Jamie Kime’s first solo record, Alleys, displays a mix of lush guitar tones, poignant soundscapes, and evocative panoramas. We recently sat with him to discuss it, and his recent gig touring with Zappa Plays Zappa project, featuring Franks Zappa’s son, Dweezil.
Was there a theme when you started recording Alleys?
A lot of the tunes started with 10-second snippets I fleshed out or married to other snippets from other eras. I had Mike Keneally involved, and he was great. He can hear something and go, “You should go here with it.” I needed somebody to crack the whip and navigate the waters of my neurosis.
I didn’t want to make a typical guitar album, and I didn’t want a shred record because that’s not where I live as a player. Guitar records try to fit into all these different bags, and I didn’t want that… I had a better idea of what I didn’t want, than what I did want. What we wound up with was a good overview of what I’m about. Midway through the project, it dawned on me that it’s really cool. Not anyone can just call up Mike Keneally and say, “Hey, wanna help with my record?”
Your improvisations have a intervallic quality without sounding like fretboard patterns.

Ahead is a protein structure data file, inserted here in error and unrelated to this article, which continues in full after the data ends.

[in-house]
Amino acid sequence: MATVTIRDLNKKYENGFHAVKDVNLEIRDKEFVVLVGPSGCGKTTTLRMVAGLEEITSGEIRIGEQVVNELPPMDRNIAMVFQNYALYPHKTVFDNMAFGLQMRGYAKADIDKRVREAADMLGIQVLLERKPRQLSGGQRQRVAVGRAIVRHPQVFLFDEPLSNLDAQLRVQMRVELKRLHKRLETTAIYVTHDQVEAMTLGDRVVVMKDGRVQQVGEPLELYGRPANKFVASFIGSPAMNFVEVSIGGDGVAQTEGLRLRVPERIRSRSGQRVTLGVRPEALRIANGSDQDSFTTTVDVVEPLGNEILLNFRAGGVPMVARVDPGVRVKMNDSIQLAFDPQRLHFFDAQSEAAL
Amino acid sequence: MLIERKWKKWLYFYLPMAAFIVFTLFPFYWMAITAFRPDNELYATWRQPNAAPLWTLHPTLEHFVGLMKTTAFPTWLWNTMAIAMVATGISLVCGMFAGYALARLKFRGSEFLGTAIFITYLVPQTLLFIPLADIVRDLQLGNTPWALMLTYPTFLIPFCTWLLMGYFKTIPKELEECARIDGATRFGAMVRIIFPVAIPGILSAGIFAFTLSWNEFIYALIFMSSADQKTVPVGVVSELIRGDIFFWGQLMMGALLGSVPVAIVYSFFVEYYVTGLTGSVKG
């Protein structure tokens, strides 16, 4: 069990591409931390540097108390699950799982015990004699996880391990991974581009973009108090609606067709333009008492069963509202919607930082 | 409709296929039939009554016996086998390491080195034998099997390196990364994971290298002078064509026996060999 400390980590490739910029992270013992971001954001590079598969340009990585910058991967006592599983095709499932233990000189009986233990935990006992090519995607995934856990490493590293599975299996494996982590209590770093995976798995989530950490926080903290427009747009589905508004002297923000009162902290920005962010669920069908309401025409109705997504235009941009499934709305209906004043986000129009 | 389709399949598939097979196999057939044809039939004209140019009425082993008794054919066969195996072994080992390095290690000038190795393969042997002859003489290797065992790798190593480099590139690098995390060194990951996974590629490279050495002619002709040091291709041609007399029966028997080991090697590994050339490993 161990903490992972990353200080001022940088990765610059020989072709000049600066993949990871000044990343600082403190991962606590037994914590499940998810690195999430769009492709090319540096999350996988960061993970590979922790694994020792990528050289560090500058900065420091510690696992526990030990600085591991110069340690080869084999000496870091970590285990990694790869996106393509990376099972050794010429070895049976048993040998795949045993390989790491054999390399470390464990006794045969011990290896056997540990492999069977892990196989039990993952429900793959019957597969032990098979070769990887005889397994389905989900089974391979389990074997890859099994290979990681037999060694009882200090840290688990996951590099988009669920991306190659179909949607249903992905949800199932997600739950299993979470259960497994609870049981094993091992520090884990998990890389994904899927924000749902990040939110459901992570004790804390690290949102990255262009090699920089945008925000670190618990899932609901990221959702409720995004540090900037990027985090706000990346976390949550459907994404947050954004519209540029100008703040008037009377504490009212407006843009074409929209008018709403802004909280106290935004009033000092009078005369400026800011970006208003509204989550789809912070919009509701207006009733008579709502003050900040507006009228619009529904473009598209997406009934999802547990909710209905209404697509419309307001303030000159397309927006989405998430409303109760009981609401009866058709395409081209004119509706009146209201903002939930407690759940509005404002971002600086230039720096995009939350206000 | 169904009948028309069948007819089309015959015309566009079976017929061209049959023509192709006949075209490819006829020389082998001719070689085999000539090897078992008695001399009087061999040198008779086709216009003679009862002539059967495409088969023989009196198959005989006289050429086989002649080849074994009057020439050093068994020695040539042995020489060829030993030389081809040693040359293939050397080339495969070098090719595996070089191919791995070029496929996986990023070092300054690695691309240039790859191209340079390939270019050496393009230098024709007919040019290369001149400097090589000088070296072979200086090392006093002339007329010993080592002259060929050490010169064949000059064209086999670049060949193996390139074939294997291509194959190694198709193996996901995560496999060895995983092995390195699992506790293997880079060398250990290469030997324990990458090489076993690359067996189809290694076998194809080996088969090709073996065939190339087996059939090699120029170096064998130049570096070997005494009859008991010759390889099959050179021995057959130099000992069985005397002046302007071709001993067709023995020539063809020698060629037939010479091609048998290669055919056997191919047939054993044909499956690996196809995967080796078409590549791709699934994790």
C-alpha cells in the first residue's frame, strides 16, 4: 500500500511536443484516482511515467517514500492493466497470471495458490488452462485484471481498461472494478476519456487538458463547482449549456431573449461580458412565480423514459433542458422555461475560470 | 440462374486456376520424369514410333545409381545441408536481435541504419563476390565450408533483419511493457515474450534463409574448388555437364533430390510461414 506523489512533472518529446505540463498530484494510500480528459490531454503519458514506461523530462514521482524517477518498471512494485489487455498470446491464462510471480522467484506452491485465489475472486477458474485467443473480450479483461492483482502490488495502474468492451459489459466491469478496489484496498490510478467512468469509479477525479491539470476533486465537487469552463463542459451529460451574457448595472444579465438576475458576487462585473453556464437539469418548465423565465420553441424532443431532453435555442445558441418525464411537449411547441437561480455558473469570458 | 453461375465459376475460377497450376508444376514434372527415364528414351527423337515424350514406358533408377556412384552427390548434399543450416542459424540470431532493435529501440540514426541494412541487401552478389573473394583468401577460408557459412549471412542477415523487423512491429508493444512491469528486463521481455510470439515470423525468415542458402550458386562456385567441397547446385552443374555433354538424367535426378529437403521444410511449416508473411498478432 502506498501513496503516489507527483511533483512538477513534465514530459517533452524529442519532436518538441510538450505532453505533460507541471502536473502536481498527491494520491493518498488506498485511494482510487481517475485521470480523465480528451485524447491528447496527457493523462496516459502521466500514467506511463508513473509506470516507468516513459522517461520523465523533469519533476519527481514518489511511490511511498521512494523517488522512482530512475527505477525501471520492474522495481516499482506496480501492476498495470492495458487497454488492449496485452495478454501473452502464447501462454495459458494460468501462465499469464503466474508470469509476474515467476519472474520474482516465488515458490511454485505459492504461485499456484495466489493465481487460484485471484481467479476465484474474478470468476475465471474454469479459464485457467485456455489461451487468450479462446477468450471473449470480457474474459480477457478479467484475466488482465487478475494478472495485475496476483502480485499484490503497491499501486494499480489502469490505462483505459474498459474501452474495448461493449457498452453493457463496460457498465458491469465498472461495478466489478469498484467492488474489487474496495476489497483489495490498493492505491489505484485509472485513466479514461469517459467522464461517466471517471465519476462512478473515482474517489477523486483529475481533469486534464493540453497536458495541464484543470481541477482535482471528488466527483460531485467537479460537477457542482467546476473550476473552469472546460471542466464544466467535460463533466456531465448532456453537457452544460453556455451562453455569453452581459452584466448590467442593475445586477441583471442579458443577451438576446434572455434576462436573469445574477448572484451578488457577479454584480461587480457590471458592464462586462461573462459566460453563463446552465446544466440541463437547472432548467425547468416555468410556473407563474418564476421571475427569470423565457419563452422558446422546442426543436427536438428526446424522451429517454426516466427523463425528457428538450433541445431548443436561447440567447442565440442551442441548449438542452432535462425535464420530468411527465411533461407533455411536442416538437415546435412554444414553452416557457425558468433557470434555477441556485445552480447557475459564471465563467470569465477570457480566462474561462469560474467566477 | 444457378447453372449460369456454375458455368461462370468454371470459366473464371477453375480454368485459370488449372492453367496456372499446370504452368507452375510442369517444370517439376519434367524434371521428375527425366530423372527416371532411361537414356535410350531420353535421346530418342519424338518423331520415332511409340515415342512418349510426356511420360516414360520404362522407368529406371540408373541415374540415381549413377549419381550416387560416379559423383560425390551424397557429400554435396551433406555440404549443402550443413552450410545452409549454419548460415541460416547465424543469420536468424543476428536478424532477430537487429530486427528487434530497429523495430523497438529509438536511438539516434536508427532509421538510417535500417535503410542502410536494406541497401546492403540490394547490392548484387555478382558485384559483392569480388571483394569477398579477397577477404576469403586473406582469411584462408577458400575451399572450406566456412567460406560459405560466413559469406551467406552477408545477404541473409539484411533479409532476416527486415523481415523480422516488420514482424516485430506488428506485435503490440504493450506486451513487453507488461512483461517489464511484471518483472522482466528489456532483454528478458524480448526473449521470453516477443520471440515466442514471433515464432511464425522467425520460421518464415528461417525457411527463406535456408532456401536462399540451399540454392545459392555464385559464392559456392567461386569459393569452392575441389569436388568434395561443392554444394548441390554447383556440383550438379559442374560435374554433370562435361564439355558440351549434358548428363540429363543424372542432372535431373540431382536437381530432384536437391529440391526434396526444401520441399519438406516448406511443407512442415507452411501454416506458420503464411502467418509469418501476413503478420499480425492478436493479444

It’s a conscious thing. Because the guitar is such a pattern-based instrument, you tend to fall into fingering patterns and shapes. I went through a period where I was as “unpattern based” as I could. It’s tough, but I strive for it. Getting the Zappa Plays Zappa gig certainly helped. So much of that music was composed “un-guitaristically,” and you have to execute melodic passages that are not built around guitar licks. Frank Zappa was composing for many instruments. He wasn’t thinking, “How would I execute this on guitar?” It’s a good workout. Dweezil said, “This is like training for the Guitar Olympics (laughs).”
Was it intimidating, performing Zappa compositions?
We weren’t afraid. We did “G-Spot Tornado” which was a synclavier piece that I believe was never intended to be performed. Then, the Ensemble Modern started playing it. People would hear it and be like, “You have got to be kidding me!” It was a good feeling to execute that, and play it the way it was composed, without having to cut corners or make concessions.
How did that inform your own songs?
Quite a bit, but not in ways I was outwardly conscious of. There was more of a rhythmic influence. I hadn’t been involved with a lot of projects where I had to execute odd meters. It was a crash course in really feeling it, counting it, and executing it. If there’s any sort of outward influence, that’s it. Those grooves feel comfortable now. They’re fun and creative. I now recognize the things you can do with odd meters. I never appreciated the value.
What’s on your pedalboard?
I have a Maxon SD-9. I’ve been using a lot of Way Huge stuff; I like the Green Rhino and the Supa Puss. I also have a MXR Phase 45 and a tremolo by Moog that’s one of the coolest pedals ever. I also use an EP-3 Echoplex.
This article originally appeared in VG July 2015 issue. All copyrights are by the author and Vintage Guitar magazine. Unauthorized replication or use is strictly prohibited.